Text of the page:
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Public Space for Public Use!
by Becky Johnson ( becky_johnson222 [at] hotmail.com )
Sunday Oct 7th, 2007 2:05 PM
On Tuesday, October 9th, at 7PM, the Santa Cruz City Council will consider making it illegal to remain in any surface parking lot in the City longer than 15 minutes or be cited for tresspassing. In item #20, on the evening agenda (originally placed on the consent agenda then removed without explanation), the City will consider taking 5 city blocks worth of public space out of public use, for our own safety!! Not only does this criminalize previously innocent behavior, Vice Mayor Ryan Coonerty says its "okay" because a parking lot "is not a public forum."
ryan_coonerty_april_11_2006.jpg
ryan_coonerty_april_11_20...

"City Council is not a public forum. Public comment is to provoke thoughtful debate. Having meetings drag on primarily as the result of 3 minute testimonies (delays) when we make our decisions. (This ordinance) will create a more democratic procedure that will lead to better public policy and better speech."

--Santa Cruz Councilmember Ryan Coonerty 3/22/05 commenting on rule changes that limit public comment from 3 minutes per item to 5 minutes total on consent agenda items

Public Space for Public Use!
by
Becky Johnson
October 7, 2007


Santa Cruz, CA. --- The Santa Cruz City Council is considering banning all members of the public from remaining in any City parking lot longer than 15 minutes or be cited for tresspassing. This will remove 5 city blocks of public space from public use. Vice-Mayor Ryan Coonerty has claimed this is reasonable because "parking lots are not a public forum."

Since 1st amendment rights are not magically curtailed when a member of the public enters a public parking lot, I was mystified by Coonerty's comment. Then I remembered Ryan's comments from 2005 which curtailed the time allowed for public comment on any item the Mayor had placed on the consent agenda. Coonerty voted for the cutback in public comment time. His reasoning? Less speech = better speech. And, that the City Council meetings themselves are "not a public forum."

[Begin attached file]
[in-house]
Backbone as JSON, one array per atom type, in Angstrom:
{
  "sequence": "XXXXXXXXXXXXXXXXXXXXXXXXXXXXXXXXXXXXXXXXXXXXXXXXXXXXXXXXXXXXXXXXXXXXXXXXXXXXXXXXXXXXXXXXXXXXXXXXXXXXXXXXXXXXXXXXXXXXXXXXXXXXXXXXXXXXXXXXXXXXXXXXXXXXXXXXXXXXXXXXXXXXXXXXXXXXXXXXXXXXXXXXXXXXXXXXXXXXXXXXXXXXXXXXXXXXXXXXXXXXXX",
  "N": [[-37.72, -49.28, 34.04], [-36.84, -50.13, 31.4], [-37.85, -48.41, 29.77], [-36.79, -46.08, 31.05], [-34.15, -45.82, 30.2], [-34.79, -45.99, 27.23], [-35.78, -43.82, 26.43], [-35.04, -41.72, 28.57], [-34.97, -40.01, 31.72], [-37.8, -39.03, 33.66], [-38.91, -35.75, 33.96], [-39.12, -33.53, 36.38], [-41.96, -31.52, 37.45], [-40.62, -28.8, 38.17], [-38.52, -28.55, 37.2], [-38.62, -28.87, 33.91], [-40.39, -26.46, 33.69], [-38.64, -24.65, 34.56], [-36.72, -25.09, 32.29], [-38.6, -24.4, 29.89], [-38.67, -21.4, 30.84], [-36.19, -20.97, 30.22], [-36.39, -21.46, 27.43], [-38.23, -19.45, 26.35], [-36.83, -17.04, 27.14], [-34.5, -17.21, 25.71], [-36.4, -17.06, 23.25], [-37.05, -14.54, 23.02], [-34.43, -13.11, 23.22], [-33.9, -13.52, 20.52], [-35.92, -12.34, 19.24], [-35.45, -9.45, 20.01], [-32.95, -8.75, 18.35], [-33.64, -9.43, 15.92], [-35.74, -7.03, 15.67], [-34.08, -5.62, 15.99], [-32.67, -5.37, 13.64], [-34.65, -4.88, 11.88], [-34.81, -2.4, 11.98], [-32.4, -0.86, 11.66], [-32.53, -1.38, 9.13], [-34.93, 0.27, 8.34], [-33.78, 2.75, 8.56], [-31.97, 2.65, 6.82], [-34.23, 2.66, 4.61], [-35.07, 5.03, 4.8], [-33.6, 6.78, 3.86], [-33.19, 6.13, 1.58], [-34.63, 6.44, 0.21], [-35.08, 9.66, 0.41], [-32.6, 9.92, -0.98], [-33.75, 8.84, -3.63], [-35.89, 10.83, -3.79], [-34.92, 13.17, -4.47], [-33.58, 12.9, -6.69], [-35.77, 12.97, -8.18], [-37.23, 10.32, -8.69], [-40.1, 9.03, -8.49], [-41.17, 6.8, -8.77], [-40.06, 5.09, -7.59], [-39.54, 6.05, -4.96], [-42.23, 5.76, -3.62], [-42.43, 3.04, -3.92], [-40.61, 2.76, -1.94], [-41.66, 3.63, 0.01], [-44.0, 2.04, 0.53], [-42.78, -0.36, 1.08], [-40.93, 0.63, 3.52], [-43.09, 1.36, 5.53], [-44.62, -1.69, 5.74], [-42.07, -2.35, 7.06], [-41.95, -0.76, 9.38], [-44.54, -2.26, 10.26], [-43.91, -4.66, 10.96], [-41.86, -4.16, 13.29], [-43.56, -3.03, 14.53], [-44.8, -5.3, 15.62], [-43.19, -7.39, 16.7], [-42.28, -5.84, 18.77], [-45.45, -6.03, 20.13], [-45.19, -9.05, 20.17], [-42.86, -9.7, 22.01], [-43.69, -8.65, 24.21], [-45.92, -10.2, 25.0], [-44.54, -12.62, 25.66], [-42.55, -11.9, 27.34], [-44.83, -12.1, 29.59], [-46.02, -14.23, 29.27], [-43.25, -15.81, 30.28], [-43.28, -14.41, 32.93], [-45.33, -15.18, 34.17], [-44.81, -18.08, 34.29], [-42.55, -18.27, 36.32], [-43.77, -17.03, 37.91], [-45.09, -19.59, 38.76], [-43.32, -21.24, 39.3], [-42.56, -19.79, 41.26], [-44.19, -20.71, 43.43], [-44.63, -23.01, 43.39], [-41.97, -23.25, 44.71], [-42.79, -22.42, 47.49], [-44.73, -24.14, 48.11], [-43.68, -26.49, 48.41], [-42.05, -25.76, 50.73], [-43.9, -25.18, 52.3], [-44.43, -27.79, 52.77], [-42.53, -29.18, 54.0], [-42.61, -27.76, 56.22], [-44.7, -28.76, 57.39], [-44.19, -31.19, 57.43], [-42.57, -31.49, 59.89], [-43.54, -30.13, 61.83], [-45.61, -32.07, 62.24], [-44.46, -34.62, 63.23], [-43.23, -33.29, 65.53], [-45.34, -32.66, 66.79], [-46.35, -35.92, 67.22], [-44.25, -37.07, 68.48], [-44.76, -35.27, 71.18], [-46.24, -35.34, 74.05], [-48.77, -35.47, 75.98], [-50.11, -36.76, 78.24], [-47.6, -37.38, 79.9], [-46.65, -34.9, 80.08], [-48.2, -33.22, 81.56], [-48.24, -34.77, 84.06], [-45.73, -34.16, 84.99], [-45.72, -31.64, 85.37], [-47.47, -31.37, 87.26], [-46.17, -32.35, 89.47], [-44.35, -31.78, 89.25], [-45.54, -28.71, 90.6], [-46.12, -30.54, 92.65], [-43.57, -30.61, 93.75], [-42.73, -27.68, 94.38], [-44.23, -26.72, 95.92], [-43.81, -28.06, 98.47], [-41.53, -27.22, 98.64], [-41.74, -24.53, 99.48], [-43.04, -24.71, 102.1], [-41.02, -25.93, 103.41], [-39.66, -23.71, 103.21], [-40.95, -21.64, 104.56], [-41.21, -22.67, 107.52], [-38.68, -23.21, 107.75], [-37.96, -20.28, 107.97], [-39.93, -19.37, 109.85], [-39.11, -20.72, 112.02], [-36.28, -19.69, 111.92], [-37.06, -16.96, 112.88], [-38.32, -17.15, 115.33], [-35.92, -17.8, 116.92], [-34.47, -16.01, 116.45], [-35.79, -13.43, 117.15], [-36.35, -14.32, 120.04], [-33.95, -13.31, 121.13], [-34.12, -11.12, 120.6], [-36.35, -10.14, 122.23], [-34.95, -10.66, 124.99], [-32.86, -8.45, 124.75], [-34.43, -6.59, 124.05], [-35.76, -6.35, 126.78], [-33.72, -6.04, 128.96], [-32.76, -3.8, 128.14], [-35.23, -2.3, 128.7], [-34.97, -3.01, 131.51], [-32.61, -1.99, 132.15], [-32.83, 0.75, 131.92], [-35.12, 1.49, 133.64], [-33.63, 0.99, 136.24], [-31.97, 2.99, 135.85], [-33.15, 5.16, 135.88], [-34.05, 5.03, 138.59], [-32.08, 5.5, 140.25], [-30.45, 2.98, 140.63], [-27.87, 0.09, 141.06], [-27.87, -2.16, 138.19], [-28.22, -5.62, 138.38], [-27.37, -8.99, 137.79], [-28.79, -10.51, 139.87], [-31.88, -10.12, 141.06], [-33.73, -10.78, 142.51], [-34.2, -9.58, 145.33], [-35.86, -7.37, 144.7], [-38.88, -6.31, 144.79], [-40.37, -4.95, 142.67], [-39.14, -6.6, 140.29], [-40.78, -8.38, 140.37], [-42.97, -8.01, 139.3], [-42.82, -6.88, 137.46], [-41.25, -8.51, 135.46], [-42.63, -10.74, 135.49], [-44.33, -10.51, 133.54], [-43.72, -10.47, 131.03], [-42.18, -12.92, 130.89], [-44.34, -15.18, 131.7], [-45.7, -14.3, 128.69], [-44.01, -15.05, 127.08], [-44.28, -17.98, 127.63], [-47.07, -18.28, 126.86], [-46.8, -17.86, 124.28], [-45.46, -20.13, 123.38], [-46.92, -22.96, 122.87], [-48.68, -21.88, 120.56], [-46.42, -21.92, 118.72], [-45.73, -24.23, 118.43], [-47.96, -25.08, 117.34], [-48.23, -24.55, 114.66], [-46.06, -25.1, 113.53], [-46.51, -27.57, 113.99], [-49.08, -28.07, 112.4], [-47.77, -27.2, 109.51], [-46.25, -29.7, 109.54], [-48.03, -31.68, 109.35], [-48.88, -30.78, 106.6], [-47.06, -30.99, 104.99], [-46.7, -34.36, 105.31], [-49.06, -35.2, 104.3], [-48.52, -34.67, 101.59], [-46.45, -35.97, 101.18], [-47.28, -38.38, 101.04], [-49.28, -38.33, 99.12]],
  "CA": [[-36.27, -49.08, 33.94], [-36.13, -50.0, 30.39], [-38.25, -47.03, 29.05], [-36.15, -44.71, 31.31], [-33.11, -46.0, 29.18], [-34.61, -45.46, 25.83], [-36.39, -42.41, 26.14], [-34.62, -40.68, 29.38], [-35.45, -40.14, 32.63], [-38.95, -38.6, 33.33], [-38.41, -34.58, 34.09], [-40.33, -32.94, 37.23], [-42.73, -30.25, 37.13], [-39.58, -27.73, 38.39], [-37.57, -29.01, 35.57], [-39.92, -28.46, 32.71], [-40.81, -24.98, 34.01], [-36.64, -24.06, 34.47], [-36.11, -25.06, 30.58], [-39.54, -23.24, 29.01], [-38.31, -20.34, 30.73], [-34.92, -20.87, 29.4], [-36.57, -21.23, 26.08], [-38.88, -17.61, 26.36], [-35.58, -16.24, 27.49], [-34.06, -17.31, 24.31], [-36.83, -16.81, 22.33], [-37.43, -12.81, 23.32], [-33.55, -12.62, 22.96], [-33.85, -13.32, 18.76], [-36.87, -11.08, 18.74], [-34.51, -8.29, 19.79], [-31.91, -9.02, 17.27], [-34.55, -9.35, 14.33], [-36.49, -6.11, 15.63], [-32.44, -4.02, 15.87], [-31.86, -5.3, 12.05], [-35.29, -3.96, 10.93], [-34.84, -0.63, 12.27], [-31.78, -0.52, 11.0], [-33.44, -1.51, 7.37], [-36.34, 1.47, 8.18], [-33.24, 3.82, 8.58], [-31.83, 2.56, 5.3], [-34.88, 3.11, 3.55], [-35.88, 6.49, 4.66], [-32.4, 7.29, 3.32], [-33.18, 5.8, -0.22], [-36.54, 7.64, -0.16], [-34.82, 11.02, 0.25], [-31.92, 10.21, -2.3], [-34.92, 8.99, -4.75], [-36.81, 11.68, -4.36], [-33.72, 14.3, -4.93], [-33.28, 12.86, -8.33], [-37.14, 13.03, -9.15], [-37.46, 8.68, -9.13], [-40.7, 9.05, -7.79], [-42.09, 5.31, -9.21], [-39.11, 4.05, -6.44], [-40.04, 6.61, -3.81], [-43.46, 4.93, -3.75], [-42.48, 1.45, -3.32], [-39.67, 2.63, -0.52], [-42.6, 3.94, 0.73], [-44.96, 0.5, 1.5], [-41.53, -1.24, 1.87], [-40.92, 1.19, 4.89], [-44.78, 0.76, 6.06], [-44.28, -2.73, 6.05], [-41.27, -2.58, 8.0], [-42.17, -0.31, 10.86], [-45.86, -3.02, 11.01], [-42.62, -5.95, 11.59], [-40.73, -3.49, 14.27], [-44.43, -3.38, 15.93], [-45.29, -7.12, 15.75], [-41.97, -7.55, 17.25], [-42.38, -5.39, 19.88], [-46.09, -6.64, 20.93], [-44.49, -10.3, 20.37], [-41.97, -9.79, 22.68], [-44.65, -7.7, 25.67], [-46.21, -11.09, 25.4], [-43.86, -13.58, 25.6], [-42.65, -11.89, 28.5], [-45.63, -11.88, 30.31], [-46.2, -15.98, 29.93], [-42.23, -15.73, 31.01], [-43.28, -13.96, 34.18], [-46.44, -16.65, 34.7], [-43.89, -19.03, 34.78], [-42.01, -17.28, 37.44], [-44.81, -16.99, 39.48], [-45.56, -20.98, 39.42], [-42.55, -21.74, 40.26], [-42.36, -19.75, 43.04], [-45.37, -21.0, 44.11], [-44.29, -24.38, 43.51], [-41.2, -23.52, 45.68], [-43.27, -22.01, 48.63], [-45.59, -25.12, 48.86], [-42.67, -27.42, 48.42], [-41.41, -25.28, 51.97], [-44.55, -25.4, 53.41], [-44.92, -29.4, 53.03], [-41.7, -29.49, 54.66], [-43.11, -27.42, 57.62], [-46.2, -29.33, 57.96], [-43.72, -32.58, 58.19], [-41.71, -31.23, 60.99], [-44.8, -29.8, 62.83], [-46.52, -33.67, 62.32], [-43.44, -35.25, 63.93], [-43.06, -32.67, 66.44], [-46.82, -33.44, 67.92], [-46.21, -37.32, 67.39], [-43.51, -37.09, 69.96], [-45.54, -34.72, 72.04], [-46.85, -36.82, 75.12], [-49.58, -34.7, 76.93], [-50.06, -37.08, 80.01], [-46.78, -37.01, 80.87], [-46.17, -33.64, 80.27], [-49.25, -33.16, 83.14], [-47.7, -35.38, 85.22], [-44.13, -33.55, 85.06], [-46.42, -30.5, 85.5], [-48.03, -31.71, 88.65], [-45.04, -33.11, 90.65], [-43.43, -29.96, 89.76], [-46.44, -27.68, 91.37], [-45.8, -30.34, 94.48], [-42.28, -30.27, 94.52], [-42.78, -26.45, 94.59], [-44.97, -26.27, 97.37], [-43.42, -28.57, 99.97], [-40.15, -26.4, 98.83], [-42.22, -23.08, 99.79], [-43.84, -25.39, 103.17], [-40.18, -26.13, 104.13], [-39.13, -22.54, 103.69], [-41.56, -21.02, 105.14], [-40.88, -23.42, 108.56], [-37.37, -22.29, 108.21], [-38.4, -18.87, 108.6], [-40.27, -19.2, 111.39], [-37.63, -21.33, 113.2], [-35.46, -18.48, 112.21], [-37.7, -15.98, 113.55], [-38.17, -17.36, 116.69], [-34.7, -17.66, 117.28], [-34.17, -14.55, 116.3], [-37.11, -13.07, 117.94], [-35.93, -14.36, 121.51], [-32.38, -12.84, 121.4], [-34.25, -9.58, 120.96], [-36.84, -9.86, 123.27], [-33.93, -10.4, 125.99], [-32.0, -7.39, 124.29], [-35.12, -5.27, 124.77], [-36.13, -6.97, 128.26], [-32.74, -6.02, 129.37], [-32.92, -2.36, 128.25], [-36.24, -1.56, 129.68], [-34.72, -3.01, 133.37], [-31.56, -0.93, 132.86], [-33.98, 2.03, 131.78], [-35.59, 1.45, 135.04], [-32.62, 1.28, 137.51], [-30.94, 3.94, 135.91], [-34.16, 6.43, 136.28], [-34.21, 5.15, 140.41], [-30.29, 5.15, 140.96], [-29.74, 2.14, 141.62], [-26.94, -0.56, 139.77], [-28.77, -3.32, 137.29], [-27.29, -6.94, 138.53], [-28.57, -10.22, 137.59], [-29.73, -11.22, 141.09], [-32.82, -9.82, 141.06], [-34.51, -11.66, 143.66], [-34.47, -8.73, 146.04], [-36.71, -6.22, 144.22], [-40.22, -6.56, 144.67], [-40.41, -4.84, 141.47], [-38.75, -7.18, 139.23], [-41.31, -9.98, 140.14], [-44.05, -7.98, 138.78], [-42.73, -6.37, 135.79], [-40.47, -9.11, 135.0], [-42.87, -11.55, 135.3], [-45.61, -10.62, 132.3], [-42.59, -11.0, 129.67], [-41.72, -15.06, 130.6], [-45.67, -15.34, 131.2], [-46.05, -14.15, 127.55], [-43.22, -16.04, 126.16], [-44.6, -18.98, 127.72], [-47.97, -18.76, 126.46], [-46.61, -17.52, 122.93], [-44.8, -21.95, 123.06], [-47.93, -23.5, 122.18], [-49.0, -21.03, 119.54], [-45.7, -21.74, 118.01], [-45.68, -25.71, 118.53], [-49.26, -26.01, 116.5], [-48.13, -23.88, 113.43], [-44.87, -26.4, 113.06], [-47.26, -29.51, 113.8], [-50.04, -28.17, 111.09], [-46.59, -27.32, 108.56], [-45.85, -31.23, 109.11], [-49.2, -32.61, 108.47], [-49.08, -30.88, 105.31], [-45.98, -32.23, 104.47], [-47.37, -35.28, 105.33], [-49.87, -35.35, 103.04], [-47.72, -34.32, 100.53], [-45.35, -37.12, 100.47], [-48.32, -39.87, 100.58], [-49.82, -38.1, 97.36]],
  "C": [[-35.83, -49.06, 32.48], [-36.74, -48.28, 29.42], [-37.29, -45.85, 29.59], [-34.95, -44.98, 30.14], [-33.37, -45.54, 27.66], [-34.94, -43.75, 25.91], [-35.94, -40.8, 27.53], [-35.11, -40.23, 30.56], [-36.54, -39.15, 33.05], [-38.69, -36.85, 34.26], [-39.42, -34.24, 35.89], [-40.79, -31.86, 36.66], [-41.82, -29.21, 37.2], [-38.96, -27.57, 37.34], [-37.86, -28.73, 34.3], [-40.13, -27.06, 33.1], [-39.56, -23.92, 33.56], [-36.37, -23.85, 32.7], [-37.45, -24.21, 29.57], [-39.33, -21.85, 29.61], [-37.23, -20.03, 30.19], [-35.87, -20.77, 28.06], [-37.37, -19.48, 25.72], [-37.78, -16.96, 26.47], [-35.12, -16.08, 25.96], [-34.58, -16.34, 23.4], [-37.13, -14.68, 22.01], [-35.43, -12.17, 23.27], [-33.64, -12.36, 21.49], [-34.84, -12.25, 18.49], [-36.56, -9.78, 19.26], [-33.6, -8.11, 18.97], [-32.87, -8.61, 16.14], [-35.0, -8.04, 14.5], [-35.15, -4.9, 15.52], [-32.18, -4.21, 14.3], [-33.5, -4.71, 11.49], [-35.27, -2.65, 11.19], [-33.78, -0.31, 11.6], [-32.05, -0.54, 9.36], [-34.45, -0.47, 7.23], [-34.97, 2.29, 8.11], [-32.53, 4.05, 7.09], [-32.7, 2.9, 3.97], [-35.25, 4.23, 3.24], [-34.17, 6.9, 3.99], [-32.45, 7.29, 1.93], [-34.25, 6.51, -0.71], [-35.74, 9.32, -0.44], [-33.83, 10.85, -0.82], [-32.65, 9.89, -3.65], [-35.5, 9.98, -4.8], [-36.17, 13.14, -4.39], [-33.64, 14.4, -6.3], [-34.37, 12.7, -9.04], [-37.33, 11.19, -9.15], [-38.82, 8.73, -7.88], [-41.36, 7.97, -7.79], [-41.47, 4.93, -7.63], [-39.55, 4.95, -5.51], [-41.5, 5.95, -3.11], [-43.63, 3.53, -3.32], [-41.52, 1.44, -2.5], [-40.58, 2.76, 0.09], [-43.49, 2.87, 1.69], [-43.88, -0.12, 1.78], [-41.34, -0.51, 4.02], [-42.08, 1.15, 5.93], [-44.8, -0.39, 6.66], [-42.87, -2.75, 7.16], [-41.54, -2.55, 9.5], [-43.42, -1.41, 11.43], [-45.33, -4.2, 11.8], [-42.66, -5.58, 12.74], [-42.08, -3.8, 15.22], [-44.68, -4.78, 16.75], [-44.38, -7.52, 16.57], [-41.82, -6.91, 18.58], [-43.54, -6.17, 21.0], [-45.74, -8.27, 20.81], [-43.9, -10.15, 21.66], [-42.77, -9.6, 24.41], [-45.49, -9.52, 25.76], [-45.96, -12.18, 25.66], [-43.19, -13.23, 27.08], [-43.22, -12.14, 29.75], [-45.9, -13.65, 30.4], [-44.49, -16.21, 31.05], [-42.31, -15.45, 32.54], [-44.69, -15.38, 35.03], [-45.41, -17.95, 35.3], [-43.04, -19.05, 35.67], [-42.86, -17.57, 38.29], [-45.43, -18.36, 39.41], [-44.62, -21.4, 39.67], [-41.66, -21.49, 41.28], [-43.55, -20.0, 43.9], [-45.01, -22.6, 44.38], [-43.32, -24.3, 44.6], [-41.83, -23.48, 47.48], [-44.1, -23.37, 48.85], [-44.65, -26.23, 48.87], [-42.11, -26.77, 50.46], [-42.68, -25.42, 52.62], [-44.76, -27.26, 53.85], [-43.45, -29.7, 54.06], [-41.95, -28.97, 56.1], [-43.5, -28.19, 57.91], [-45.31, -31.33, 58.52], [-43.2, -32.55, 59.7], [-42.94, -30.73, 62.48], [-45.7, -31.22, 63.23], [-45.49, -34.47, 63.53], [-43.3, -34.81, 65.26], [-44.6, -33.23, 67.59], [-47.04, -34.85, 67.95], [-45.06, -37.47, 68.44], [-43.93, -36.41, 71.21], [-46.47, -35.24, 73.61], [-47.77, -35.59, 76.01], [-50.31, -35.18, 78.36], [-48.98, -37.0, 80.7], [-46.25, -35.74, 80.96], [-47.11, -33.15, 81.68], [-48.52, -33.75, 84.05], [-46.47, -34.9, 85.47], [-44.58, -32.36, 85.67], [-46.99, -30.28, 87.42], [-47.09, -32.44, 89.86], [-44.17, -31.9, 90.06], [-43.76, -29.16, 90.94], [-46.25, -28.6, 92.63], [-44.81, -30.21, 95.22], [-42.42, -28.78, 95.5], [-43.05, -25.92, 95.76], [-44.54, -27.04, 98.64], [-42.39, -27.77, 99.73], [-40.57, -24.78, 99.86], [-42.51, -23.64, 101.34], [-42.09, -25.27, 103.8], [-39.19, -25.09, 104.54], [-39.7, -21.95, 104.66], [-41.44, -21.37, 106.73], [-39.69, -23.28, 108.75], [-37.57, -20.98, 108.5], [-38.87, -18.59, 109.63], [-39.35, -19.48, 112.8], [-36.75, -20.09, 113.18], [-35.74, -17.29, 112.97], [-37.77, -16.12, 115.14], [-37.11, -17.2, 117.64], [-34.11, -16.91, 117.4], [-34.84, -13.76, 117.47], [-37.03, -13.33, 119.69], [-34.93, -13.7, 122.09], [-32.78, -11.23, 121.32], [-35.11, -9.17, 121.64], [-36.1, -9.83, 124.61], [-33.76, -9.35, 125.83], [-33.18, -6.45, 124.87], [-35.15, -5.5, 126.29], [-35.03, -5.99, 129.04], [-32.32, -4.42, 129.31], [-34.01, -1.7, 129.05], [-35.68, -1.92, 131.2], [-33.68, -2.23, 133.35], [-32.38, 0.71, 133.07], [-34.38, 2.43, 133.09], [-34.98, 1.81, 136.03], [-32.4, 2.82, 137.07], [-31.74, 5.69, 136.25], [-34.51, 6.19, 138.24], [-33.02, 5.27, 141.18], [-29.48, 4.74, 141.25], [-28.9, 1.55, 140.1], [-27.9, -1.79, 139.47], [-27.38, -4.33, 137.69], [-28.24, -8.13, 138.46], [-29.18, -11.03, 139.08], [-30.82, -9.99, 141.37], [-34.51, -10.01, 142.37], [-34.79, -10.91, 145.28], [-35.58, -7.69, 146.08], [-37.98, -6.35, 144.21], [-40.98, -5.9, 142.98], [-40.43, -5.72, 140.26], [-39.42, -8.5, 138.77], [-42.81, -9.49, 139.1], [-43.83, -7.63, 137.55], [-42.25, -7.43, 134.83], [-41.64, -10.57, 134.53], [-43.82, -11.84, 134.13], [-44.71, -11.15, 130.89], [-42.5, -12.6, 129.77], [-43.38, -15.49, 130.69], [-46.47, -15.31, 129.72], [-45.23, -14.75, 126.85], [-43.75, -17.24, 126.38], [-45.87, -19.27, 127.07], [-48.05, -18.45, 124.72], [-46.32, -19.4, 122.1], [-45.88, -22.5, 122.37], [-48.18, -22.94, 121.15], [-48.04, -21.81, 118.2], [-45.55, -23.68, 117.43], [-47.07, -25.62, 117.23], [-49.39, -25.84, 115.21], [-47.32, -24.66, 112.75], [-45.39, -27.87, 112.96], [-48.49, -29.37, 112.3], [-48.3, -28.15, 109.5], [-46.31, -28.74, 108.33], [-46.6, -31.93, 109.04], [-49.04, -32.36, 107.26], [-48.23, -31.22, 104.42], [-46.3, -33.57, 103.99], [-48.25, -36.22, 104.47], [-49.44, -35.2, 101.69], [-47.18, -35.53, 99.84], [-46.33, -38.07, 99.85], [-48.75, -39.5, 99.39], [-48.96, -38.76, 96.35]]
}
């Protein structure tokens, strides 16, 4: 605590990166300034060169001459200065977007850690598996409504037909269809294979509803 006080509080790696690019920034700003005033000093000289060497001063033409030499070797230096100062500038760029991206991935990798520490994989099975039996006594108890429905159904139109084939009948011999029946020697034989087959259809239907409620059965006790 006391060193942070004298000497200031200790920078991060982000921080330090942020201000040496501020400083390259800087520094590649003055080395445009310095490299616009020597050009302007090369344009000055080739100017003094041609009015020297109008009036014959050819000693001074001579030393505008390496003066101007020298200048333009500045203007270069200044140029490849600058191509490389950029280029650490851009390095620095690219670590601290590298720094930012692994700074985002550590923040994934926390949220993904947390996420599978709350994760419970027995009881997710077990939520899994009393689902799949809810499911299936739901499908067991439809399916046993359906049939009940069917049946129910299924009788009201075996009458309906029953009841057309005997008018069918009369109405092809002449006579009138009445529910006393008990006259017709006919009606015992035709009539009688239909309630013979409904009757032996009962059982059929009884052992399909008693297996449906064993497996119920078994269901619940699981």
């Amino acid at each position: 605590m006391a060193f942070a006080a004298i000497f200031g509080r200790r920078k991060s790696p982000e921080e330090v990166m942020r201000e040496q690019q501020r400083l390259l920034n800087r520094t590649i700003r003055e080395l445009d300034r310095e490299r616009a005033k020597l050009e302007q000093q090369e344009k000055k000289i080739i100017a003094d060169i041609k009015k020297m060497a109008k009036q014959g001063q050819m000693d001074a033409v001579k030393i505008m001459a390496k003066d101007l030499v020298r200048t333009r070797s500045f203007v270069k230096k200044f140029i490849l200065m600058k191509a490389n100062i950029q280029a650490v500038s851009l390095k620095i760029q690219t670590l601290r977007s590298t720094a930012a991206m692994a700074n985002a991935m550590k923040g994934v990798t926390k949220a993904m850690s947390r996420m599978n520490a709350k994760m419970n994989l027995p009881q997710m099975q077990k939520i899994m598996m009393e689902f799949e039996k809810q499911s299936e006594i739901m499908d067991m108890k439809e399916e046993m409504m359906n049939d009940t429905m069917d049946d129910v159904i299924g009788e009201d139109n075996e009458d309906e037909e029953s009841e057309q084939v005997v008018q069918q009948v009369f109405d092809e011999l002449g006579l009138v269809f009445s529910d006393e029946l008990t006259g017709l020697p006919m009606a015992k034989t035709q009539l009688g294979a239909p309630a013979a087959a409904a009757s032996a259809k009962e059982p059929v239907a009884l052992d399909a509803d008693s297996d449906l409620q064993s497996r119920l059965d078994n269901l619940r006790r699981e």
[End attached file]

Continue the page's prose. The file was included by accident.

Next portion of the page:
What do they call that public podium in the center of the council chambers where the City Clerk notes the names of those members of the public who speak there and whether they are in favor or against a certain measure? But then Ryan Coonerty is not only a part-time cashier at a so-called "progressive" family-owned downtown bookstore, but an attorney who teaches constitutional law at Cabrillo College. Does Ryan Coonerty even know what a "Public Forum" is?

Back to the parking lot limitation law being considered at the upcoming City Council meeting on October 9th. Here it is our 4th amendment rights that are being assailed.

The 4th amendment right grants that persons shall be free "in their persons and effects" from warrantless searches. What the parking lot tresspass ordinance does is to bypass 4th amendment protections by declaring this a new "crime" of tresspassing in a public place while engaging in no other crime allowing police probable cause to detain, run warrant checks, search, and intimidate any person they find located in that parking lot that they don't like. HUFF is concerned that such an ordinance is likely to be selectively enforced by the SCPD against poor and homeless people.

Finally, I urge readers to balance all statistics against the oft-reported 66,000 "calls for service" the SCPD reports annually or out of 99,000 in the time period in which these stats were collected. Less than 500 "calls for service" that may, in fact be self-generated by the police, is hardly a crime wave justifying removing 5 City blocks of publicly used space a no-tresspass zone. The statistics presented do not prove the need for this law. Innocent behavior will be punished needlessly.

This tuna net will catch more dolphins, than tuna, and is not justified given its encroachment on 1st and 4th amendment rights.

--- Becky Johnson is a member of HUFF
Homeless United for Friendship & Freedom
Santa Cruz' oldest civil rights organization for poor and homeless people